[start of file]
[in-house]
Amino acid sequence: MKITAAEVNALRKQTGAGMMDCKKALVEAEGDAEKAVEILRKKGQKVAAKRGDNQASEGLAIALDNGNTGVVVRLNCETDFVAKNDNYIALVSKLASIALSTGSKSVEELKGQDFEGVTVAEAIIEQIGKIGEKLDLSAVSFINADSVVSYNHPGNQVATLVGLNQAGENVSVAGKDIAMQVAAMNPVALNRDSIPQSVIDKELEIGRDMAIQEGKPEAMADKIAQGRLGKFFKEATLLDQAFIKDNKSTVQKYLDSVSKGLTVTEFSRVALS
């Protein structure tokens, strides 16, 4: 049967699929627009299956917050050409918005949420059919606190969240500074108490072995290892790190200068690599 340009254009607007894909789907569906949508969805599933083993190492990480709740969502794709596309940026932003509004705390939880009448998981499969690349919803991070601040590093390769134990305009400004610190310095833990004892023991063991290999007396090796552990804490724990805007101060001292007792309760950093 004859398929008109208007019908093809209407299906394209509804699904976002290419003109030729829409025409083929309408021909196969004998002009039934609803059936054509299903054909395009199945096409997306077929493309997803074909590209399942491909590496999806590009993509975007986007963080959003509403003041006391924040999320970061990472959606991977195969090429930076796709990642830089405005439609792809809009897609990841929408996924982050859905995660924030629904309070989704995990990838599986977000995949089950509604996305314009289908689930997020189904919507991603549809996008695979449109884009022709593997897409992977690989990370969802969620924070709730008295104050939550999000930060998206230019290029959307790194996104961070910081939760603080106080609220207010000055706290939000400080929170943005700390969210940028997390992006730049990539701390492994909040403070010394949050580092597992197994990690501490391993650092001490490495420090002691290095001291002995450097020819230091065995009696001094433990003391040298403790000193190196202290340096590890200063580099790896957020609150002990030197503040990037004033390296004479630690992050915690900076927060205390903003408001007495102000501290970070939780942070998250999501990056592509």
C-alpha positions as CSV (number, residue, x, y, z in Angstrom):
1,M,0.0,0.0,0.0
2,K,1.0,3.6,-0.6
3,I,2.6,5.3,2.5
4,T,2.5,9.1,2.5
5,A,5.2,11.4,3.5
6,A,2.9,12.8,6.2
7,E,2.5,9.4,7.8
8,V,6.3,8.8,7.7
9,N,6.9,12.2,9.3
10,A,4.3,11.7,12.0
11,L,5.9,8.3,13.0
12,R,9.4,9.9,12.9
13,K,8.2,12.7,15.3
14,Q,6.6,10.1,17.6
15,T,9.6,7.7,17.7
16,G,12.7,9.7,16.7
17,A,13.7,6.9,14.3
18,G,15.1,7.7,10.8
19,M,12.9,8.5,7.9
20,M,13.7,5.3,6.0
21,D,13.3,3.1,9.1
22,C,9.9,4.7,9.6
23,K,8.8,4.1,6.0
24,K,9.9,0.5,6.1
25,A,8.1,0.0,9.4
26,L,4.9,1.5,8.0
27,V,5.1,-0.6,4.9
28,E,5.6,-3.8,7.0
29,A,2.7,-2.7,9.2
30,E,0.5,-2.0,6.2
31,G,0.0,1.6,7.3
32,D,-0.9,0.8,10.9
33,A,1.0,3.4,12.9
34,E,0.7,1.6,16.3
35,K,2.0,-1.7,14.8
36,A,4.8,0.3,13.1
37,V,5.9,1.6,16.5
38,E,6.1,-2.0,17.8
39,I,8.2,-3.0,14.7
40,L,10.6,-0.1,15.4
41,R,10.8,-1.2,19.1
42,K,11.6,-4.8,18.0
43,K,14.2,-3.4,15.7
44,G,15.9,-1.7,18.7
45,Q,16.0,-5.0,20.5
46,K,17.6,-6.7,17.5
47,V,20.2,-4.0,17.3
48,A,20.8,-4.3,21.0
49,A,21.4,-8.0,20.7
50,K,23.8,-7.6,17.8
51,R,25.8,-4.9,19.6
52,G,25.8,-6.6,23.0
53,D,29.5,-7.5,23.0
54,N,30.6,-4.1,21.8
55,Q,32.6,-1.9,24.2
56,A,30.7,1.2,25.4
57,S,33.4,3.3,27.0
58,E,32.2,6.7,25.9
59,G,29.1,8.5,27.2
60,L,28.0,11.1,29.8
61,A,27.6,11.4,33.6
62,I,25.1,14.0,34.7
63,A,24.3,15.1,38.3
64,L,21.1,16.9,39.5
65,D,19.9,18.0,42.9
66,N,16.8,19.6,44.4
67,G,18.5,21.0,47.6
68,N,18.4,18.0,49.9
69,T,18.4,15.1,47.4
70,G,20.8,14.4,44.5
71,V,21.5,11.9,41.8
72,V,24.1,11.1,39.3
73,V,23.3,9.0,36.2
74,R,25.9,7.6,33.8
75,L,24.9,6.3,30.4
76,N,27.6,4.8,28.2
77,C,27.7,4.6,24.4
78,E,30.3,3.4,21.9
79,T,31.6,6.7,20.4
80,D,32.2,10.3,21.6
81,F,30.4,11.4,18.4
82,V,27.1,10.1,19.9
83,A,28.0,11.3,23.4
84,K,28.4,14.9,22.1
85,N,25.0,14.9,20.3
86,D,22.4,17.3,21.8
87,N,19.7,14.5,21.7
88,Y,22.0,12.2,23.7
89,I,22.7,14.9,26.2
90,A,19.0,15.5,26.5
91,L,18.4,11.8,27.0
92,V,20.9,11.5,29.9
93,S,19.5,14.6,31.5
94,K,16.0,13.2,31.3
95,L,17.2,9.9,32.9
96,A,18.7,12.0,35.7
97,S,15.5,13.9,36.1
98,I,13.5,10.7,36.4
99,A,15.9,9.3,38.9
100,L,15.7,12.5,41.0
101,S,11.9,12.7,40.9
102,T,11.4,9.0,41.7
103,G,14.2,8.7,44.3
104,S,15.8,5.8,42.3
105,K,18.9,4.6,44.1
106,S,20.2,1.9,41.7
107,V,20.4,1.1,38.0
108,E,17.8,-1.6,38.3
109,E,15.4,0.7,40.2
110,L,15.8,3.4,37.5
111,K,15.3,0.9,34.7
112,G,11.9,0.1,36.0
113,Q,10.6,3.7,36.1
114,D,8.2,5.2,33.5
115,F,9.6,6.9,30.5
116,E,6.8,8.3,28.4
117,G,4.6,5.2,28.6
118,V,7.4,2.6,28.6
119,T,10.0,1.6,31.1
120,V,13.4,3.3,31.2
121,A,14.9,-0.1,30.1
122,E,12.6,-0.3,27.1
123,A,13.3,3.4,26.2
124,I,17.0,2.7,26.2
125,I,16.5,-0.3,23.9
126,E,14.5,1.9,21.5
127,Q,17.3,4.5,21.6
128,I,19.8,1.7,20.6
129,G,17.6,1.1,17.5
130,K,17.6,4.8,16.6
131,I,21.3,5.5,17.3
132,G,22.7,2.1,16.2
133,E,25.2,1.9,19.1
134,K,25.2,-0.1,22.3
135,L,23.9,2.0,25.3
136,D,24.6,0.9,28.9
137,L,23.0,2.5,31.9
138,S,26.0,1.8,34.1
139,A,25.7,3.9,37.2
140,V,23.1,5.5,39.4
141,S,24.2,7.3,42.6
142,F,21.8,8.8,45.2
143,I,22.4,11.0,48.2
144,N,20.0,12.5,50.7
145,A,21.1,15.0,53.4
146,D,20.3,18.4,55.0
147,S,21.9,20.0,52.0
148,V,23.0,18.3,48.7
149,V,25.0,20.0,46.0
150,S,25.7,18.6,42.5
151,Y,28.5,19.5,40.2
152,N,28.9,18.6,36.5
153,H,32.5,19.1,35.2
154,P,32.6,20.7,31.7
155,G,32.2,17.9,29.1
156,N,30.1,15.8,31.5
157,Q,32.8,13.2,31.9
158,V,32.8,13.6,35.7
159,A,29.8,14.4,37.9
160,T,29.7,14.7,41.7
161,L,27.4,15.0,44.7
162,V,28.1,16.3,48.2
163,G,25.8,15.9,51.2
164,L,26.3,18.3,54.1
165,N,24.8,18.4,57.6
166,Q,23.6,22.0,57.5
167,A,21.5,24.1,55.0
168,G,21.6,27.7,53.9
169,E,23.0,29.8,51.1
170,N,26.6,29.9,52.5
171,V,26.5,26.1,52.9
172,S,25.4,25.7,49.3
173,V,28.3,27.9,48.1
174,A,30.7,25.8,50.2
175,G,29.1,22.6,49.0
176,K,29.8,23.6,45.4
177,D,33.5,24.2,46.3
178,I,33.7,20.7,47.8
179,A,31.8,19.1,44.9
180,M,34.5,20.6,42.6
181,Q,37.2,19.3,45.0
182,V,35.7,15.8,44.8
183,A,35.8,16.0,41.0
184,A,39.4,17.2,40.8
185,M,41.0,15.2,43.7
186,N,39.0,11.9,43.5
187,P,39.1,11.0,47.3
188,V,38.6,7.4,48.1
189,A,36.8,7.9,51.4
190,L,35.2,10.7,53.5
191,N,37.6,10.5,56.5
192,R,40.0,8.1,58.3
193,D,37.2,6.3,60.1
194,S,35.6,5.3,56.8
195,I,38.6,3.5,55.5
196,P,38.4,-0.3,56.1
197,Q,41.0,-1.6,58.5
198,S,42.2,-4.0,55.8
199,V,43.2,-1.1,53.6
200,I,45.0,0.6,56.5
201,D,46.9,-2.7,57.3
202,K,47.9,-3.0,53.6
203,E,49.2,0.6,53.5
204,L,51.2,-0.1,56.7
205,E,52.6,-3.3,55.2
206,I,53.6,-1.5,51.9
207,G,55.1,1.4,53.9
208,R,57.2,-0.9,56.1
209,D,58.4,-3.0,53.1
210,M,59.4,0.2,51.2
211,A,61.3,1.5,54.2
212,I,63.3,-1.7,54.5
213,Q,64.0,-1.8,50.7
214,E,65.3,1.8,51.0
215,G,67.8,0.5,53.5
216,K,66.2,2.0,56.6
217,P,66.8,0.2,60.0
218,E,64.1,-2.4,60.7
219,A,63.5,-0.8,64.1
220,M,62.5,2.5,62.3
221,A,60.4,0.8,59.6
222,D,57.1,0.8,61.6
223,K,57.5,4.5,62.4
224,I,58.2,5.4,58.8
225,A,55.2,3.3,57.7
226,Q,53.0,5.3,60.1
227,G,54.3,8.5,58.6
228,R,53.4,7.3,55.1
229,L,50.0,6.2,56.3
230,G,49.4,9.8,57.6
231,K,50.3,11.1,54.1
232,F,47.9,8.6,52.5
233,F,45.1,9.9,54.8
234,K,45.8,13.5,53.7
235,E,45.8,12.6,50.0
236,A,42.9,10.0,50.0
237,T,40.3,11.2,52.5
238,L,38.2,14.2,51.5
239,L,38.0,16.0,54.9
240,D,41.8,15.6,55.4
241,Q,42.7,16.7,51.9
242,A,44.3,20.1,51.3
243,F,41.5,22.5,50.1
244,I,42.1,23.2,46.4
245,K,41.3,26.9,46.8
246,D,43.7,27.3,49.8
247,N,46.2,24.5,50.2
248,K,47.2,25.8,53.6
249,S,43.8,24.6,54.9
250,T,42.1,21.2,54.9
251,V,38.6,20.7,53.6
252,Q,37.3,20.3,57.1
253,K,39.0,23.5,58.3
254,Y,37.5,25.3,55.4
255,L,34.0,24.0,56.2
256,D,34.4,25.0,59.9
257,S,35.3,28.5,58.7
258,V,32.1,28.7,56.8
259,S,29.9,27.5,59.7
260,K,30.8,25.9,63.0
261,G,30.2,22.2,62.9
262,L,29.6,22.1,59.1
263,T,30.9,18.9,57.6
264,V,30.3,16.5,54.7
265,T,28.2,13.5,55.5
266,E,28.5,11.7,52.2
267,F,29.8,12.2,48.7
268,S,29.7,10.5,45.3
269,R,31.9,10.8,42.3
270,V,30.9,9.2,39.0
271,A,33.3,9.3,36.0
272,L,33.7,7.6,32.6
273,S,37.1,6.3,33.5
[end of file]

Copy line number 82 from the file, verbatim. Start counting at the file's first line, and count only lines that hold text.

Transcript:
78,E,30.3,3.4,21.9